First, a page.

Hence since the inception of Online Dispute Resolution, there have been multiple roadblocks in growth and development. Most of that area of concern was because of the absolute interdependence of technology. The ODR was rolled out more in an optimistic way rather than the realistic way. Very little investment in the setting up of the infrastructure and logistics was made because of which it is more of a luxury for major strata of the society. Had there been no internet boom in India in 2016, the status of ODR would have still been in its infant phase. But even after so many hindrances, as discussed above, there is a need for major infrastructure intervention both from the government and the private players in making the digital environment more conducive for Online Dispute resolution.
There is no doubt as to the positives which Online Dispute Resolution has injected into the Indian system, including the benefit of speedy and hassle-free justice, but at the same time, the drawbacks of the usage of technological aspects in the resolution of disputes cannot be ignored. The main reason behind the idea is the constant fear of disclosure of information and the non-availability of resources to engage and capture the benefits of the same. Since every aspect of the process moves online, it involves uploading documents, data, and other personal information on the desired platforms. It certainly renders the information vulnerable at the hands of miscreants who can hack into the systems and get the same information. It has also time and again been emphasized that more private sector expertise should be utilized in the context so that the existing problems especially related to the safeguards, can be taken care of. (see here)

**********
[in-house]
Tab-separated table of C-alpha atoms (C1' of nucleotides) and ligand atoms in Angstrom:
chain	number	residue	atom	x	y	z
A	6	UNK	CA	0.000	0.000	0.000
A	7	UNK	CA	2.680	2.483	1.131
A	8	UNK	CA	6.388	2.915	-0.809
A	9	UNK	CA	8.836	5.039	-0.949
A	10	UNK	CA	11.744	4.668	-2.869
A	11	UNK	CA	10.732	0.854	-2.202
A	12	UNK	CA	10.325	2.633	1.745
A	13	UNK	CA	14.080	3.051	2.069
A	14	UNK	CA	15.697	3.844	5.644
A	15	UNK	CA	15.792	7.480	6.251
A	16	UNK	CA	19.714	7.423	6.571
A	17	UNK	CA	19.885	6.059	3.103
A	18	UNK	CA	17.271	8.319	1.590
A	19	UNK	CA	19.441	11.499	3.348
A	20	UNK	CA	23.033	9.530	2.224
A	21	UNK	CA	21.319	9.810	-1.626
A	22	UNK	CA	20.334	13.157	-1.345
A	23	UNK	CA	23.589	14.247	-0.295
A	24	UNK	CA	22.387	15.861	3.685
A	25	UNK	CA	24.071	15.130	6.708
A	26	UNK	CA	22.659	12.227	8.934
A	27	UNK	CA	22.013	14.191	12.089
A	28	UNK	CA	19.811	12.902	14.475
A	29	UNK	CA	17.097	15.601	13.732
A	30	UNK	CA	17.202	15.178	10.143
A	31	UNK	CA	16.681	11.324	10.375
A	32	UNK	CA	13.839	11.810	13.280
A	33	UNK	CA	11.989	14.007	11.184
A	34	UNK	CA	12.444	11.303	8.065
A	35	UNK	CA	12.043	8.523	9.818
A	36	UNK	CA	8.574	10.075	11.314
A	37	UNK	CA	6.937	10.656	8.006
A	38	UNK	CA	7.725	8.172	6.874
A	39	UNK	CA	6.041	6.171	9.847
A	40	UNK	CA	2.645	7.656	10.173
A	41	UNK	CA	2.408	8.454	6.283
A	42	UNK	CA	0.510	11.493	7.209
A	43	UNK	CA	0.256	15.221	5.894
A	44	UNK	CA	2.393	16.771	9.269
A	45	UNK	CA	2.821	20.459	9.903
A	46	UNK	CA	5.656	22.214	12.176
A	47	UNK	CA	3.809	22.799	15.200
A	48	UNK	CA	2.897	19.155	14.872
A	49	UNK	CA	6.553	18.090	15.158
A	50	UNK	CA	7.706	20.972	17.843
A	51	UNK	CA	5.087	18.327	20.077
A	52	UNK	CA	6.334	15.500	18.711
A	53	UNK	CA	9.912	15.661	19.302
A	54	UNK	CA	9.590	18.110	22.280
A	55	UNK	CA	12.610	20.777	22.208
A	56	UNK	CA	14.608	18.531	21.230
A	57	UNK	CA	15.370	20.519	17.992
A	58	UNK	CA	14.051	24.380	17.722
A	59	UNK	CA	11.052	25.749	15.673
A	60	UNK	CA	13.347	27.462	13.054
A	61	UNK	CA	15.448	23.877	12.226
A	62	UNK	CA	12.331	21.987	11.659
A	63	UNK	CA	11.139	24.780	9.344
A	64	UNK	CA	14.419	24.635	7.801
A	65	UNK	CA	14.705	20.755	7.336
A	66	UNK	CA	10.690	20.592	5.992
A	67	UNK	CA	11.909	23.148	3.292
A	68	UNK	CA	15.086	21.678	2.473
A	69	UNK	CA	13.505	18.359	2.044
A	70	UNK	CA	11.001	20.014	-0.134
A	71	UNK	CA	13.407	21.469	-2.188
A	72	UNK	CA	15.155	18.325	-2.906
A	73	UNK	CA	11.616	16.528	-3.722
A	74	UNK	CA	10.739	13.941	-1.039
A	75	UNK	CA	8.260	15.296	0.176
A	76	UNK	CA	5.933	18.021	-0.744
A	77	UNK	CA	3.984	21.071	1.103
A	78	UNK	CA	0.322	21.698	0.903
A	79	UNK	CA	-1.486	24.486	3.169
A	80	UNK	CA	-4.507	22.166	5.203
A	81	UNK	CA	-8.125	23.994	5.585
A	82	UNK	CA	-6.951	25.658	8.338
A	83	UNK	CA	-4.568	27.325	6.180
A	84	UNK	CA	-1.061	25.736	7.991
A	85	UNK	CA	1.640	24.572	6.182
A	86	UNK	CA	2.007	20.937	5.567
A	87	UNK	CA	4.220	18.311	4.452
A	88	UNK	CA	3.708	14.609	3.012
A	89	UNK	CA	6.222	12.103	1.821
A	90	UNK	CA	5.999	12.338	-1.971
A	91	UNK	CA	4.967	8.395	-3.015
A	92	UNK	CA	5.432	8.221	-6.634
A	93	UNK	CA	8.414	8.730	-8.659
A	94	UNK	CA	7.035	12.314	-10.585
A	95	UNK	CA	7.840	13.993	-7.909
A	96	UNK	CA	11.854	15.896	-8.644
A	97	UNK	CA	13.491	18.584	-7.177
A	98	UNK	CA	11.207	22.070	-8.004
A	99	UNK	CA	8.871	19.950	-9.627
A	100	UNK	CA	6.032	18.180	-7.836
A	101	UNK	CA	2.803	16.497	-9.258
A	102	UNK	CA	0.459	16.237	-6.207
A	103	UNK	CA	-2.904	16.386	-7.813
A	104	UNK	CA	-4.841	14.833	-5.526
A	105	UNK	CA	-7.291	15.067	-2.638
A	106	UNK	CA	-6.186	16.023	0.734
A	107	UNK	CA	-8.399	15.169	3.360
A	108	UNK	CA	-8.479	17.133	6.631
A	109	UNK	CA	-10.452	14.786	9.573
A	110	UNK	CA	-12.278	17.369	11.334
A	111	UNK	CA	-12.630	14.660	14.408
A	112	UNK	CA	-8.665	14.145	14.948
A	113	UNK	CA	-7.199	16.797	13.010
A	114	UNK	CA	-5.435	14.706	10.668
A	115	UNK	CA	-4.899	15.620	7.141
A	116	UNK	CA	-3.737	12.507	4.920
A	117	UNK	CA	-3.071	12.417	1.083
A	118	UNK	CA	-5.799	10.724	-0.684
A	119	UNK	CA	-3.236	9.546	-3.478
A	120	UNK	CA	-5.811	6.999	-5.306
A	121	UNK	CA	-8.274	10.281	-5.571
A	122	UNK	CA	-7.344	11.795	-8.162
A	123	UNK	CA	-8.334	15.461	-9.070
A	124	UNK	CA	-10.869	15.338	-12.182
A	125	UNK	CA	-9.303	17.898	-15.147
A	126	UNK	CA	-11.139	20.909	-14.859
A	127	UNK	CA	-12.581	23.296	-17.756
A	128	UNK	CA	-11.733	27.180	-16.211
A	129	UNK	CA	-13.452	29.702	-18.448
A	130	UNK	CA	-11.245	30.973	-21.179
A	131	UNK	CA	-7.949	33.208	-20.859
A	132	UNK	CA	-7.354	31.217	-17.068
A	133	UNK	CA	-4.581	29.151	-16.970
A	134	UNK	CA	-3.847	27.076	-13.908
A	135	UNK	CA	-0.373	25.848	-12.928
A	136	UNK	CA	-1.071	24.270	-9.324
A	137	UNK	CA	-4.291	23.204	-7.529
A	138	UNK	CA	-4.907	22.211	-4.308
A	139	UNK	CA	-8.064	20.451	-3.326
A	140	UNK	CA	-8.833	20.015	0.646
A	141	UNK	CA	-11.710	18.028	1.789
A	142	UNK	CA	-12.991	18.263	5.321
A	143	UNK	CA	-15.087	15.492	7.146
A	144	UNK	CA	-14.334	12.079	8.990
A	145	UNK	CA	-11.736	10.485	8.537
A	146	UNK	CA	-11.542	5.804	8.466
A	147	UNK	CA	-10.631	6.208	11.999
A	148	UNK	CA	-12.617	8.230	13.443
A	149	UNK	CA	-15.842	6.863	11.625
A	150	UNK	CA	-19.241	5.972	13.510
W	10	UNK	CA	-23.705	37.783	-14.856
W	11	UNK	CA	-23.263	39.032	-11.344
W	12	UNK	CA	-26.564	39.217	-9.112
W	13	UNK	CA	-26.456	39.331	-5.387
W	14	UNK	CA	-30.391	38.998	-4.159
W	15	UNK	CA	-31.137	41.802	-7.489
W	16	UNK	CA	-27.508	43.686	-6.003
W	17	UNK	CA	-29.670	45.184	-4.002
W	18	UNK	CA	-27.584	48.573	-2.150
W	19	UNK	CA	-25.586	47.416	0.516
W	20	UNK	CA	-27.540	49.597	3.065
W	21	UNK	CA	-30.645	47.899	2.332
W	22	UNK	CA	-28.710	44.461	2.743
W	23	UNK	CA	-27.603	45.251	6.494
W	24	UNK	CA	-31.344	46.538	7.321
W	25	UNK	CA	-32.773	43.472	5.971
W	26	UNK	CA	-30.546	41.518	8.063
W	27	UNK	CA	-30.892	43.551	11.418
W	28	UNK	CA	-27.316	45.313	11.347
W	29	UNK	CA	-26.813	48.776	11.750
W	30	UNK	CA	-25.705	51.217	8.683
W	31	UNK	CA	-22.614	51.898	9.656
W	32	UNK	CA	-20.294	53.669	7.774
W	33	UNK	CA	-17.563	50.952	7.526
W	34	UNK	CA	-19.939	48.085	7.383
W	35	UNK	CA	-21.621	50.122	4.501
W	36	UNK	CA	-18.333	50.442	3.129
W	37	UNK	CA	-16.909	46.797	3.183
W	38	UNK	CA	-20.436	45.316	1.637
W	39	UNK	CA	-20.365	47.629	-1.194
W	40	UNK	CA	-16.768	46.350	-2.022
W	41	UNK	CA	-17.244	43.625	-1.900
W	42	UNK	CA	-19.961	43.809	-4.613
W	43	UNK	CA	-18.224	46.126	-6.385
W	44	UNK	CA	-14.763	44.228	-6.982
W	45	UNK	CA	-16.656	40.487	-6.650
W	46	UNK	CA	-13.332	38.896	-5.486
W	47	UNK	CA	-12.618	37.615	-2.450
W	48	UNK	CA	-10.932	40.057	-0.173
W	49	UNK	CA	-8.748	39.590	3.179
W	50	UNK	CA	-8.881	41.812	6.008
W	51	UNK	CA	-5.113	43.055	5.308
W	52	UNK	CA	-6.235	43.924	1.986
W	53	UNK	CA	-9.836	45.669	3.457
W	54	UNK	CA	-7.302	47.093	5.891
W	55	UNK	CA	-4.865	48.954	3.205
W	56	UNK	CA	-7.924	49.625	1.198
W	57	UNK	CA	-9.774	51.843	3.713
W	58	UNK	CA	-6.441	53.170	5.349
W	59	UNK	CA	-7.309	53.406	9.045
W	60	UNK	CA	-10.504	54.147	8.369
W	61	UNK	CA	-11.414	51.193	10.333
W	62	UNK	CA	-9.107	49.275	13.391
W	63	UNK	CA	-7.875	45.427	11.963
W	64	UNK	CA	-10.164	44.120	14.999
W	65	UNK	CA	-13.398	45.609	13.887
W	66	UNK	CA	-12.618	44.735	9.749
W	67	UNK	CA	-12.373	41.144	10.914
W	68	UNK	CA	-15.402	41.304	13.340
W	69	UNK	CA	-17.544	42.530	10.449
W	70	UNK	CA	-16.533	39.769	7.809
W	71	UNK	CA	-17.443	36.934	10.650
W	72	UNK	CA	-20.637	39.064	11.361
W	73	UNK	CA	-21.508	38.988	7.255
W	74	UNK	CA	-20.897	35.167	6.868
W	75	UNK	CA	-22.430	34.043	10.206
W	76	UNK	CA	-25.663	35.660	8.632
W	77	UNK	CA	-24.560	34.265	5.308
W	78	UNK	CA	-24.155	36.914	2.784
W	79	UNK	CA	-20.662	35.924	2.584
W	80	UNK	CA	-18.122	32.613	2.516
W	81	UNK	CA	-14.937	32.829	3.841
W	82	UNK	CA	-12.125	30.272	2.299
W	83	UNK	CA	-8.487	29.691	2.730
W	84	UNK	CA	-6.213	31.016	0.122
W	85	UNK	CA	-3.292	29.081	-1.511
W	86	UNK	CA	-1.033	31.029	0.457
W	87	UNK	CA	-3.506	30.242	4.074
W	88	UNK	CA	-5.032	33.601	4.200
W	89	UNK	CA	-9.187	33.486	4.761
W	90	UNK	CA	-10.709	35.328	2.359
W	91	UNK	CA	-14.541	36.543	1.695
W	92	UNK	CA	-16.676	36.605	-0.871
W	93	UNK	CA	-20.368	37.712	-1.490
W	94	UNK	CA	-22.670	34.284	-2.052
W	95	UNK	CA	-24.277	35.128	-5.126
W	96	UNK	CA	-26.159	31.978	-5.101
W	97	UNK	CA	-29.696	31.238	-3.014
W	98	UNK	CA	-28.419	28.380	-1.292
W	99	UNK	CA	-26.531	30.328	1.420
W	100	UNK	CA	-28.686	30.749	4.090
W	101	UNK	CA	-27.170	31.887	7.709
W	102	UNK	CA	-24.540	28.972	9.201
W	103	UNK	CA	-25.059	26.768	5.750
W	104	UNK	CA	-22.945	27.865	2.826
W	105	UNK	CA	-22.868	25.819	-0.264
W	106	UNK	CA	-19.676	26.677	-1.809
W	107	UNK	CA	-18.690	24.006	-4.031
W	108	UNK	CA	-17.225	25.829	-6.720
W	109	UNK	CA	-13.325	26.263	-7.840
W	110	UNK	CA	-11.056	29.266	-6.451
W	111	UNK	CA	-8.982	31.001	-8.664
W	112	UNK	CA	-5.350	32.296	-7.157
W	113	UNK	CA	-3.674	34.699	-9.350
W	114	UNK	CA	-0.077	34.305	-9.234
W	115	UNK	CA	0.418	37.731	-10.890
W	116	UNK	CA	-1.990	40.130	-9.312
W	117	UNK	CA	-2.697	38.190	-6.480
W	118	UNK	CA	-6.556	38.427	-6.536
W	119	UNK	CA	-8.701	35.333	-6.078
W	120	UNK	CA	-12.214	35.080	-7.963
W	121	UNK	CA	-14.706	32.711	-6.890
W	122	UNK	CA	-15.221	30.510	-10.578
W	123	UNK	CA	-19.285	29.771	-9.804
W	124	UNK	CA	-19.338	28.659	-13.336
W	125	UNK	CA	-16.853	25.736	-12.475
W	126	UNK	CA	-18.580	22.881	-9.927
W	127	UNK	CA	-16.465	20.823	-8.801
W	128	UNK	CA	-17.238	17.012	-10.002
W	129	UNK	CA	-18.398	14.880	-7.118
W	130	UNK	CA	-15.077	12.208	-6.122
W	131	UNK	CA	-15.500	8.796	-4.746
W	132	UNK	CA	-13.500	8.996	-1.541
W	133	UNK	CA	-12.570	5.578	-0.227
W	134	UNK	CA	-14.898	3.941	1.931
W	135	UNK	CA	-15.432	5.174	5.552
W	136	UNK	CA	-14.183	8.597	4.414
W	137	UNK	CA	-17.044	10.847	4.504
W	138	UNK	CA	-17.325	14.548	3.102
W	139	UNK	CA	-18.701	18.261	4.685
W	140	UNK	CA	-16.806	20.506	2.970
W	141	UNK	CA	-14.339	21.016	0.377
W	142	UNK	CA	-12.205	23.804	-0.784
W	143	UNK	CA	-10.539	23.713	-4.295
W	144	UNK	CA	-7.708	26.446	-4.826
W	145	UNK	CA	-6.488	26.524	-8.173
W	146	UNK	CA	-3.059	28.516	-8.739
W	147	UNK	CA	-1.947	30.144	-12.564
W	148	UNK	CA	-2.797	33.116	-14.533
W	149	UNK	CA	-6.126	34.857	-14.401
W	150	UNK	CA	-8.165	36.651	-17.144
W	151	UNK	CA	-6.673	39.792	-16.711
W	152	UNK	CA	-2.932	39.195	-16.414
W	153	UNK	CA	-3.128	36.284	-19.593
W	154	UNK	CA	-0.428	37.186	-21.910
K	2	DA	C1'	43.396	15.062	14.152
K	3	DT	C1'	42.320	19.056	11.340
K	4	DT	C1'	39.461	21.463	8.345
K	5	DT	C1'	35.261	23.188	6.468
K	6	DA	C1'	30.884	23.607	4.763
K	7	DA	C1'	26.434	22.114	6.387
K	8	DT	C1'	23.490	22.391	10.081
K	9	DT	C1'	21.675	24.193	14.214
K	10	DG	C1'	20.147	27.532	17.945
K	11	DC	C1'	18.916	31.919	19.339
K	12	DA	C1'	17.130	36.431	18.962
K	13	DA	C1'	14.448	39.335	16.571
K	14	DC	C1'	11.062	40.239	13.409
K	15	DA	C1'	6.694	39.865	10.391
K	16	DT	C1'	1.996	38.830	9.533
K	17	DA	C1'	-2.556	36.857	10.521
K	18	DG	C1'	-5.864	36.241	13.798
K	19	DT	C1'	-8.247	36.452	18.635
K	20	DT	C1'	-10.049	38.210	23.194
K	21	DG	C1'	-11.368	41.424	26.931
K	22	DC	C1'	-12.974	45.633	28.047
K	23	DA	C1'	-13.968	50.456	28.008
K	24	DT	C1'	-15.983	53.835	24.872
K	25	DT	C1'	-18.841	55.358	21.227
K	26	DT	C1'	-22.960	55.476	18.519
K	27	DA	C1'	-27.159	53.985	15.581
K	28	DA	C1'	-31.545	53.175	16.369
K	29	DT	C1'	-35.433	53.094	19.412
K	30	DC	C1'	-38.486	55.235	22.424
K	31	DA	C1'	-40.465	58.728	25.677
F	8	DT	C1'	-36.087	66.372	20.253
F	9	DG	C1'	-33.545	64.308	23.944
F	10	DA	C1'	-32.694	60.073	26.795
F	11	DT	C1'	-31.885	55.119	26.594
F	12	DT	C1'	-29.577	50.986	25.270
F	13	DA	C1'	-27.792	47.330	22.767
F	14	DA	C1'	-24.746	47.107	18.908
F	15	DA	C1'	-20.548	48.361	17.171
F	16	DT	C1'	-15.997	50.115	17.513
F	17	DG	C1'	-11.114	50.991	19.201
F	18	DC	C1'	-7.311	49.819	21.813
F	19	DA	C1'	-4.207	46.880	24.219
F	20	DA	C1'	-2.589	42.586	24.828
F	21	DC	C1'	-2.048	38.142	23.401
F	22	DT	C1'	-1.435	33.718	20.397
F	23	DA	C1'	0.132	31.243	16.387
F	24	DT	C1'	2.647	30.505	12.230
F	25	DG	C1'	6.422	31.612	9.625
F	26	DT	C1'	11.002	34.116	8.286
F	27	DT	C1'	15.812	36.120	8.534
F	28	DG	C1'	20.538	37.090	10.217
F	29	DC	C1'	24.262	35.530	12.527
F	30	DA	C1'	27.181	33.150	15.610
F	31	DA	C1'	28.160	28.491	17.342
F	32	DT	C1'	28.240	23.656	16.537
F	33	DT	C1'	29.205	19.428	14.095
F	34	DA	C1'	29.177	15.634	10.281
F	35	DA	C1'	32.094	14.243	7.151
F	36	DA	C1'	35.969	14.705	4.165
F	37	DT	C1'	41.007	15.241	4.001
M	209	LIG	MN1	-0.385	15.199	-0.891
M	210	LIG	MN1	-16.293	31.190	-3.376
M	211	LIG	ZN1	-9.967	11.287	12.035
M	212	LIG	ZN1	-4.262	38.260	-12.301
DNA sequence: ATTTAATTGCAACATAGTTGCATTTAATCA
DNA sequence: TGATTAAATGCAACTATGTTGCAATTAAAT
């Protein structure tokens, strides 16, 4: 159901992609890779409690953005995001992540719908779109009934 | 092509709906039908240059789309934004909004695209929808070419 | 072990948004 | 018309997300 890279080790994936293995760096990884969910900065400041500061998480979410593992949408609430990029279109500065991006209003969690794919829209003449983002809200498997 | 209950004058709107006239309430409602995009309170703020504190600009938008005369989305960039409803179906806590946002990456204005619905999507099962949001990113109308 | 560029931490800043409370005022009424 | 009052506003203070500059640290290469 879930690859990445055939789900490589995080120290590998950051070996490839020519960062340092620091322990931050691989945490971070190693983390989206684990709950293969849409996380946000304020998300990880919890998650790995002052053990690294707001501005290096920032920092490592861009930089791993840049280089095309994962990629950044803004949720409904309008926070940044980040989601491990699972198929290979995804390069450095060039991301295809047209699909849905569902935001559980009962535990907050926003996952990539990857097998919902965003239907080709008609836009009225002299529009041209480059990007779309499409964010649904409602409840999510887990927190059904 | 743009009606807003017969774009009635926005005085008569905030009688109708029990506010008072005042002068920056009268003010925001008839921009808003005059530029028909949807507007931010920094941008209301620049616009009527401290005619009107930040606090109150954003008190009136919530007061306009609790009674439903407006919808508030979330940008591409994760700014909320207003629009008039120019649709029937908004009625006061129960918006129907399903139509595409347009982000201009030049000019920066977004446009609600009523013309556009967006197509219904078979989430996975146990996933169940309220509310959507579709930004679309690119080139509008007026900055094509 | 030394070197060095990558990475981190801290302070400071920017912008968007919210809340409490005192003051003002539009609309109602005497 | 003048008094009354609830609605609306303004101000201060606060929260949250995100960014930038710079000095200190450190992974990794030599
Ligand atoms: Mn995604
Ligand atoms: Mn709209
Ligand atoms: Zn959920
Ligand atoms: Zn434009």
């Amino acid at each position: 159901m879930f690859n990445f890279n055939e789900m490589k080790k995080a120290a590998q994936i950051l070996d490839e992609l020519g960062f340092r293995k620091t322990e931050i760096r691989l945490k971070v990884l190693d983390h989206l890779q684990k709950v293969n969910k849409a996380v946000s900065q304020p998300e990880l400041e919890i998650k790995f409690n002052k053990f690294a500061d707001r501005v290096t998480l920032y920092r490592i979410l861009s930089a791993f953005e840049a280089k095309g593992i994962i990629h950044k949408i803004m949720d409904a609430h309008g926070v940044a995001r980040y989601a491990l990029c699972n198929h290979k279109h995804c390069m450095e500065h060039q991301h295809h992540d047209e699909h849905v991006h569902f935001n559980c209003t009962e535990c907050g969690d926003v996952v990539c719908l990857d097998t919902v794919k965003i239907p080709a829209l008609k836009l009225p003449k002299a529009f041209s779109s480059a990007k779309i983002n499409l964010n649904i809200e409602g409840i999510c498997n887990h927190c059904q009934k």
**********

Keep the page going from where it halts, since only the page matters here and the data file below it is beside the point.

In recent times, the government and the courts have become more vigilant towards the development of the ODR mechanism. Some of the notable steps taken are the initiative by the ministry of corporate affairs tying with the law colleges in setting up online consumer redressal centers. One of such centers in the online consumer center at the national law school Bengaluru to resolve consumer disputes through online medium. (see here) To reach the needful people, spread technical awareness, and resolve disputes at a basic level, independent private Online Dispute resolutions like CORD, Presolv360, and CADRe have also been established. When it concerns the steps by the government in recent times to adopt Online Dispute Resolution, the E-Assessment by the Income Tax Department and the INDRP by the national stock exchange has been worthy mention for the development of ODR.